Thursday, 29 November 2012


Roger drove me up to Canberra, where I was to launch my new book at the National Library.  We stopped at Rutherglen (where there was an infestation of White-browed Woodswallows) and visited Chiltern (where we saw and heard a pair of Leaden Flycatchers).  The next day we stopped at Wonga Wetlands in Albury (where there were lots of Sacred Kingfishers, but I could only find one Azure Kingfisher, and no Red-backed at all).

Wonga Wetlands

From Albury, we drove to Cootamundra and spent a happy couple of days birding in the vicinity.  We enjoyed Jindalee National Park and had good birding at Stockinbingal, notably a noisy flock of Grey-crowned Babblers at Felix Fallon Bridge.  I did the Migurra Walk near Cootamundra a couple of times, but was not rewarded with the usual special sightings.  One foolish Black-faced Cuckoo-shrike had constructed its nest very high in a dead tree.  It had no shelter at all and the temperature was uncomfortably high.  The poor bird must have almost cooked.  On the way to Canberra, we stopped at Bowning and admired beautiful Superb Parrots and one lone Dollarbird.  Then came my big day.

Here I am, at the bookshop in the National Library, holding my new book, "John Gould's Extinct and Endangered Birds of Australia."  (The photo was taken by my girlfriend, Helen.)  I was honoured to have Joe Forshaw officially launch my book. The National Library has done a stunning job of it, so of course everyone said nice things about it.  Now comes all the media attention, and inevitable fame and fortune.

Sunday, 18 November 2012


Me with my cousin Liz and her partner Liz looking at waders

Yesterday, Rog and I took my cousin, Liz, and her partner, also Liz, to Werribee for the day.  Neither of them had been there before, and while my cousin had a pleasant day doing her sudoku in the back seat, I think it's true to say that each of us had a good time in his or her own way.  Some of us even enjoyed the birds.  Melbourne's Western Treatment Plant, about an hour's drive west of the city, is, without a doubt, the top birding site in the state.  Highlights for me were excellent views of an Australian Spotted Crake, lots of Banded Stilts, wonderful close sightings of Red-necked Avocets swishing their chic bills from side to side as they fed, and terrific views of several Blue-billed Ducks, true to their name, with the bluest possible bills.  I scored two new birds for my annual list:  Common Greenshank (how had I missed on these until November I don't know) and Pacific Golden Plovers (sheltering from the wind in the samphire behind Kirk's Point).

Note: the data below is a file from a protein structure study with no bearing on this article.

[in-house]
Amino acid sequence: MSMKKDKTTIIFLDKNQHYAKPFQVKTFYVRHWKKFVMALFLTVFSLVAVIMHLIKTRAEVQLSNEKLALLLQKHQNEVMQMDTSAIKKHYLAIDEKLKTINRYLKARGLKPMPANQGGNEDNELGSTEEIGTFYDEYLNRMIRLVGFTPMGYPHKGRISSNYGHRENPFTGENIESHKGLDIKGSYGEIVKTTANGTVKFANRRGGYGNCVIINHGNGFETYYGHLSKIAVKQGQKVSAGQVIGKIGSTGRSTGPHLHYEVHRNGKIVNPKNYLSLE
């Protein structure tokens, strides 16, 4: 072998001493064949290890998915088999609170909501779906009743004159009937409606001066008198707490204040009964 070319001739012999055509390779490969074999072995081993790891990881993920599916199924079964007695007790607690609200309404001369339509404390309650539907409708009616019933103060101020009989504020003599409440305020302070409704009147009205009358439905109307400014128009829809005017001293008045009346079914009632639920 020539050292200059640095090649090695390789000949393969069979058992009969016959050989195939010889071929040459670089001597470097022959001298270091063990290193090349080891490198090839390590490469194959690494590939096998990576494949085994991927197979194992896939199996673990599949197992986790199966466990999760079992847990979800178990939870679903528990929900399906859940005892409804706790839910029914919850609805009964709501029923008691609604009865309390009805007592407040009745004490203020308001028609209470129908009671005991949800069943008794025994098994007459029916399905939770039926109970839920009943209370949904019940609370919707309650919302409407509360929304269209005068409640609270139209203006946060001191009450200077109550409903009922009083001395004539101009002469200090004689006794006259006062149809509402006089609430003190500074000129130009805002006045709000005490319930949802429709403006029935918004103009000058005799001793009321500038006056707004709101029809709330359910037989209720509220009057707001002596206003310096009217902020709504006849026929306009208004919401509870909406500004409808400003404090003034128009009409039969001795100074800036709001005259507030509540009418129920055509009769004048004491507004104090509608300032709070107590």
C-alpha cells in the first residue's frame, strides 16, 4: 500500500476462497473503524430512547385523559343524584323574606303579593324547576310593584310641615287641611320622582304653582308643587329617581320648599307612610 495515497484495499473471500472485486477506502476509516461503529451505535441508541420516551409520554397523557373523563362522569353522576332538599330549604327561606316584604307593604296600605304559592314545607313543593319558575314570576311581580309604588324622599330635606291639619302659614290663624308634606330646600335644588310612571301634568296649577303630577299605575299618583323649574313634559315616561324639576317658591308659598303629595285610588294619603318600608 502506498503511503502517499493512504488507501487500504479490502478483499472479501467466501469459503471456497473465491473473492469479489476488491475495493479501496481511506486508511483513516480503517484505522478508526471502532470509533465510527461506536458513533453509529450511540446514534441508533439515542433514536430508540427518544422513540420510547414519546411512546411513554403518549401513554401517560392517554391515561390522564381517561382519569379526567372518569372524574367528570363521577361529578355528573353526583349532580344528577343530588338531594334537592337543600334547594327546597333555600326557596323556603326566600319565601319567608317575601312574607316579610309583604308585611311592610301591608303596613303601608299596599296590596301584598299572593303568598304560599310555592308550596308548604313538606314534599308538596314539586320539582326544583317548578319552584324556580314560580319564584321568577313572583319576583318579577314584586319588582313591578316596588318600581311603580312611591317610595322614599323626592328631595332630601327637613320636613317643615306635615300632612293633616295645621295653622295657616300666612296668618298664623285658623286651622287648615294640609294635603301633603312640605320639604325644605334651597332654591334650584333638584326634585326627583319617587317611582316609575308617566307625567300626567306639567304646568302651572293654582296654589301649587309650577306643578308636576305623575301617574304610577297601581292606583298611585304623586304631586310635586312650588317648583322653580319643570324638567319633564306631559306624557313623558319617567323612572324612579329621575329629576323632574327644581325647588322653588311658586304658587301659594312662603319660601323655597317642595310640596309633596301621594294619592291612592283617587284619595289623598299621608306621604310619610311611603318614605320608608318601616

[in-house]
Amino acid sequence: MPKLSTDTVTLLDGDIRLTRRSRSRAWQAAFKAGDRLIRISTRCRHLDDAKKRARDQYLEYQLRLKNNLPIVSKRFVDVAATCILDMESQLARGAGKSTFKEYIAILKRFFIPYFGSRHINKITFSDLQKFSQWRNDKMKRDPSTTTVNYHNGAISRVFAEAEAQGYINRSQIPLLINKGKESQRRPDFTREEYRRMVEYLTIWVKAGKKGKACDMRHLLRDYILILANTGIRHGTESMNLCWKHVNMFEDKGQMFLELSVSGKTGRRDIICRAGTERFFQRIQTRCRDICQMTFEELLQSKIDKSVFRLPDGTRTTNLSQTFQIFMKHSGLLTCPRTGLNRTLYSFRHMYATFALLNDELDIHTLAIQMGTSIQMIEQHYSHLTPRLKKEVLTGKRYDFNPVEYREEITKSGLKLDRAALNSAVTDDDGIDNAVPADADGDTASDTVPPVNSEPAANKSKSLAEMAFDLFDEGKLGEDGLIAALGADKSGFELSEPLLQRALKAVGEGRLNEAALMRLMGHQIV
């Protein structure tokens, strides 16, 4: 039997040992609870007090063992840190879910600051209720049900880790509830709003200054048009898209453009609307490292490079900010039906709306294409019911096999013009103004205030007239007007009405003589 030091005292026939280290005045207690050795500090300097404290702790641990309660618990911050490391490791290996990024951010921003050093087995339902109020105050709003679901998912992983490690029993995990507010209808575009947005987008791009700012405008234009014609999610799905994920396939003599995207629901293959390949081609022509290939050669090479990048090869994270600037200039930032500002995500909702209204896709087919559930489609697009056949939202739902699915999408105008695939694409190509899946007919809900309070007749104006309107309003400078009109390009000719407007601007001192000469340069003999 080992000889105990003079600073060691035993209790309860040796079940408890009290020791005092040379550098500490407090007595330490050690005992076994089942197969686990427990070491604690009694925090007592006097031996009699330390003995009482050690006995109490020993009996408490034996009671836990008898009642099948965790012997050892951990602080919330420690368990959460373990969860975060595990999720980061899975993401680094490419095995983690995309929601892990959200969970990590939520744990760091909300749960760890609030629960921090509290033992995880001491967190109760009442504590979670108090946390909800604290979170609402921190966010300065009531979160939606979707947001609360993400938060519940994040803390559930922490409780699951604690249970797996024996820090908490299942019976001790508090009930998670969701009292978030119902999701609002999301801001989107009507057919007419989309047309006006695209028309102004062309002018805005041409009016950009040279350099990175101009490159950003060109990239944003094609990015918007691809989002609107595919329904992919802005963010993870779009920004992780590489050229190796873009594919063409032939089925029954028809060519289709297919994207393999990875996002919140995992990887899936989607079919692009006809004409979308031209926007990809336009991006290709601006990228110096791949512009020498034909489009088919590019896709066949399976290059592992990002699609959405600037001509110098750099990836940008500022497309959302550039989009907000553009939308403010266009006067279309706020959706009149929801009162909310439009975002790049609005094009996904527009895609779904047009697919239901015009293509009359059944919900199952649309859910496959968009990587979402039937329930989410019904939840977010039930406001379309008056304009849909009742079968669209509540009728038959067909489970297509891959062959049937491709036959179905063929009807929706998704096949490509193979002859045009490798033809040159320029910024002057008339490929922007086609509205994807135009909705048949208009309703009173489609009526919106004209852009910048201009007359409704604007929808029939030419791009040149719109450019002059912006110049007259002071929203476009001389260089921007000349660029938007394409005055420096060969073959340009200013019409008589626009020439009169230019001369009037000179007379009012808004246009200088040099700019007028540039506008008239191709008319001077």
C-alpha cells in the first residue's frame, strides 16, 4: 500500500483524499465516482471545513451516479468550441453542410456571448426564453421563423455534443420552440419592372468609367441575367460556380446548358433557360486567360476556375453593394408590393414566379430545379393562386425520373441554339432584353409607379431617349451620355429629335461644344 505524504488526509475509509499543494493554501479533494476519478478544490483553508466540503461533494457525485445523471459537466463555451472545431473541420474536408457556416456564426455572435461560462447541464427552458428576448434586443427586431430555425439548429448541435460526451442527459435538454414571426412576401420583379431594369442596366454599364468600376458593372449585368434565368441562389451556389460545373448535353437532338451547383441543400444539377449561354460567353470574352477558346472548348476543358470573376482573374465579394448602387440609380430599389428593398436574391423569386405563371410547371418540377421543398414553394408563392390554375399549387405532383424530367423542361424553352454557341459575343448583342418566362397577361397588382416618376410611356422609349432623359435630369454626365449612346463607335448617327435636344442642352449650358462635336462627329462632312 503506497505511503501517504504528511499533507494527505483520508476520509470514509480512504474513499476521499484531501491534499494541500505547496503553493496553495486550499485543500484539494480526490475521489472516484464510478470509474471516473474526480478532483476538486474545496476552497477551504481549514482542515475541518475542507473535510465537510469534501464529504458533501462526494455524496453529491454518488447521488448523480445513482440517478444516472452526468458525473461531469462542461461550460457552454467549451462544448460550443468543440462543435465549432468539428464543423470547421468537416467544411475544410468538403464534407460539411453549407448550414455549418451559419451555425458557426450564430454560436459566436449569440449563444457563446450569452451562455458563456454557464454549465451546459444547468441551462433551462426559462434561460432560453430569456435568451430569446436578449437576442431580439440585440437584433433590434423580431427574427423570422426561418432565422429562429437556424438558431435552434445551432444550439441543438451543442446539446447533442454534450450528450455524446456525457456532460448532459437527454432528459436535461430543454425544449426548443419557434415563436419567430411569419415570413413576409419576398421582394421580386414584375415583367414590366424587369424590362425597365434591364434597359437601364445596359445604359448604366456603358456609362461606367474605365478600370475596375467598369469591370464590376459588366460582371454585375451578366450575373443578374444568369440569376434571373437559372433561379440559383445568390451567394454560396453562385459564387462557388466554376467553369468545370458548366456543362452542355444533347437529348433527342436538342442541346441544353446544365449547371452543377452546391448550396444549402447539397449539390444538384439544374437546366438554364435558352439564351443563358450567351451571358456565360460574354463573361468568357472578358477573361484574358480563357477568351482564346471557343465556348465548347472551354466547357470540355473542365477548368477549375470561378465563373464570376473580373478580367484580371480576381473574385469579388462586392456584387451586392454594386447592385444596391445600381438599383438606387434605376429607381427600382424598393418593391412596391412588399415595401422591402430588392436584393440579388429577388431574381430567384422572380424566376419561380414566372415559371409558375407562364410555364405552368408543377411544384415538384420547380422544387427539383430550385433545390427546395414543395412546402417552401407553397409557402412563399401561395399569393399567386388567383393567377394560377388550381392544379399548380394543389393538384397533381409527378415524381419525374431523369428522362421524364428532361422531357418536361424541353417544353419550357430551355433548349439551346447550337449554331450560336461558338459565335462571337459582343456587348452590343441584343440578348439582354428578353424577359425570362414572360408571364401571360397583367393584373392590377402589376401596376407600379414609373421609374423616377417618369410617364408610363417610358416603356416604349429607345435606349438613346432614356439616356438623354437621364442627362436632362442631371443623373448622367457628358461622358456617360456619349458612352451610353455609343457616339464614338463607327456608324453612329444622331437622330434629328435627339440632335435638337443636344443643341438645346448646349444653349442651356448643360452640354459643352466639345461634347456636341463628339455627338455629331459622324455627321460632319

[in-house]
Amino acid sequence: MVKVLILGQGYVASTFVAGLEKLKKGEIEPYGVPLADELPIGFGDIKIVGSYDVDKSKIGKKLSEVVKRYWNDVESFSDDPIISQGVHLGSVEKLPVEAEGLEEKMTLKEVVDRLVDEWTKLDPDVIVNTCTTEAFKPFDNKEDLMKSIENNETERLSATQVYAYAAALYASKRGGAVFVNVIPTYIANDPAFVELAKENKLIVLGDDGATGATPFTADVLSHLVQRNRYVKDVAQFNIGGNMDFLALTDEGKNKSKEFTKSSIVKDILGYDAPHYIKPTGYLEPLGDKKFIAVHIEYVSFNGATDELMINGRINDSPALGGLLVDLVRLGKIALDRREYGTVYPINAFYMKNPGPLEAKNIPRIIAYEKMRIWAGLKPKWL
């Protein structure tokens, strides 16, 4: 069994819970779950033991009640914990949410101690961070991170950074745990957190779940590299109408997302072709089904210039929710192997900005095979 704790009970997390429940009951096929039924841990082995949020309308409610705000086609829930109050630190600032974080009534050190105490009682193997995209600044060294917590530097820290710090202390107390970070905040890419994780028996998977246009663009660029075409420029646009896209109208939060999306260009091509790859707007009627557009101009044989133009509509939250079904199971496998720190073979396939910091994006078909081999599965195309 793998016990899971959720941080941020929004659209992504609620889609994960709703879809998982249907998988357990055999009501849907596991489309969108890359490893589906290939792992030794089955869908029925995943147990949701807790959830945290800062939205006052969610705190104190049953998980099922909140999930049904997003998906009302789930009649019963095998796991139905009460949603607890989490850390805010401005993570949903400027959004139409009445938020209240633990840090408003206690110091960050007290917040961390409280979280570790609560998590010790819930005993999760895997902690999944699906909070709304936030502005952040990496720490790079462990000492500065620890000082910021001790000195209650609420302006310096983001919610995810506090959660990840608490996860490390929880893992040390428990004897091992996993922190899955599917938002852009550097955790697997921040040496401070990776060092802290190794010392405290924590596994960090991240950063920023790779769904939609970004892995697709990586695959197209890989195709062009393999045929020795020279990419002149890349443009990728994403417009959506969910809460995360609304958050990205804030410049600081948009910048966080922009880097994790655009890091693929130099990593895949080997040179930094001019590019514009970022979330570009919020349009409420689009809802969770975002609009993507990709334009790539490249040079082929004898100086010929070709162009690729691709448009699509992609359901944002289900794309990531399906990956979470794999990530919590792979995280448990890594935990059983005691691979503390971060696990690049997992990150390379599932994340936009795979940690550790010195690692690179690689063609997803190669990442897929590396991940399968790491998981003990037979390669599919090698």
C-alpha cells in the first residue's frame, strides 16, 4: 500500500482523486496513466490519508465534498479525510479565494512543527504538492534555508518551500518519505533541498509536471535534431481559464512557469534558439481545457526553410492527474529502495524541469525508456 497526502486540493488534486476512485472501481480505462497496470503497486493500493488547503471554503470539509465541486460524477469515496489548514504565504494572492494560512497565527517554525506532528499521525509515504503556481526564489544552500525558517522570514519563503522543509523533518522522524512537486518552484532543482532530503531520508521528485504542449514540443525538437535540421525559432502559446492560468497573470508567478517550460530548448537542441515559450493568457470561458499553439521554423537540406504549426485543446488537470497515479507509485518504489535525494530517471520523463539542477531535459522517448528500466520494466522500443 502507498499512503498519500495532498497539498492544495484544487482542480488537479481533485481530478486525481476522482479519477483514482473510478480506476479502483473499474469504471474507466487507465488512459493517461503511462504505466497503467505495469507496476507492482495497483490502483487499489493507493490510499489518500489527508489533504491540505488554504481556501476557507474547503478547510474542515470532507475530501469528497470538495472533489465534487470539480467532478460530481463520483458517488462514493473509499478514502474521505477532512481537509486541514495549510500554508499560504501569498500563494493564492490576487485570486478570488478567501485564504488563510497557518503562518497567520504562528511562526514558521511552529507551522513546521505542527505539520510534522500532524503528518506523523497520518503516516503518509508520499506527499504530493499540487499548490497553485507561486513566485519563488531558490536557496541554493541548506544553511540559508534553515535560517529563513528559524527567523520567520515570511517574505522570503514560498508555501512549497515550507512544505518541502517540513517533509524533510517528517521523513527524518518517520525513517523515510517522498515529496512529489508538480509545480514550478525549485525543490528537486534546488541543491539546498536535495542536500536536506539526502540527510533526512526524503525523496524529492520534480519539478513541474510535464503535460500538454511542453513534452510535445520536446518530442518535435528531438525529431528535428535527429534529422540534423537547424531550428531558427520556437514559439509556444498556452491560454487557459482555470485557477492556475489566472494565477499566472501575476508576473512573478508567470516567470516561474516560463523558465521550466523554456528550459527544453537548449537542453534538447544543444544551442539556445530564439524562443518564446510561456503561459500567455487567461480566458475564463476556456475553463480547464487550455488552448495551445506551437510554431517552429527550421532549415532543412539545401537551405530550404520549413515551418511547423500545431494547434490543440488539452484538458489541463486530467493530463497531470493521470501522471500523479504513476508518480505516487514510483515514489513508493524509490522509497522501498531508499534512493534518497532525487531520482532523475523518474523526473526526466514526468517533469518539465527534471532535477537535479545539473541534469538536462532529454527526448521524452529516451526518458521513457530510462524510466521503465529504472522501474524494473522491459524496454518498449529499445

Freckled Duck at Werribee

We had lunch at the borrow pits, commencing with a refreshing bubbly provided by Cousin Liz.  Here a fellow birder informed us that he'd seen 55 Freckled Ducks south of Lake Borrie, so, as soon as the bottle was empty, we hurried over to Lake Borrie to scan the ducks.  Most of them were pinkies, with a scattering of teal and pelicans, but not a Freckled Duck in sight.  Not to be stymied quite so easily, my clever husband drove to a lagoon south of Borrie and quickly and expertly located the Freckled Ducks.  I didn't count them, but it was a sizable flock and I'm happy to accept that there were 55.  A big thank you to that friendly birder.  A lifer for Liz!  And a day well spent for us all.  Some of us reaped rewards admiring waders, some from completing difficult sudokus.  A bottle of bubbly and a couple of annual ticks will do it for me any day.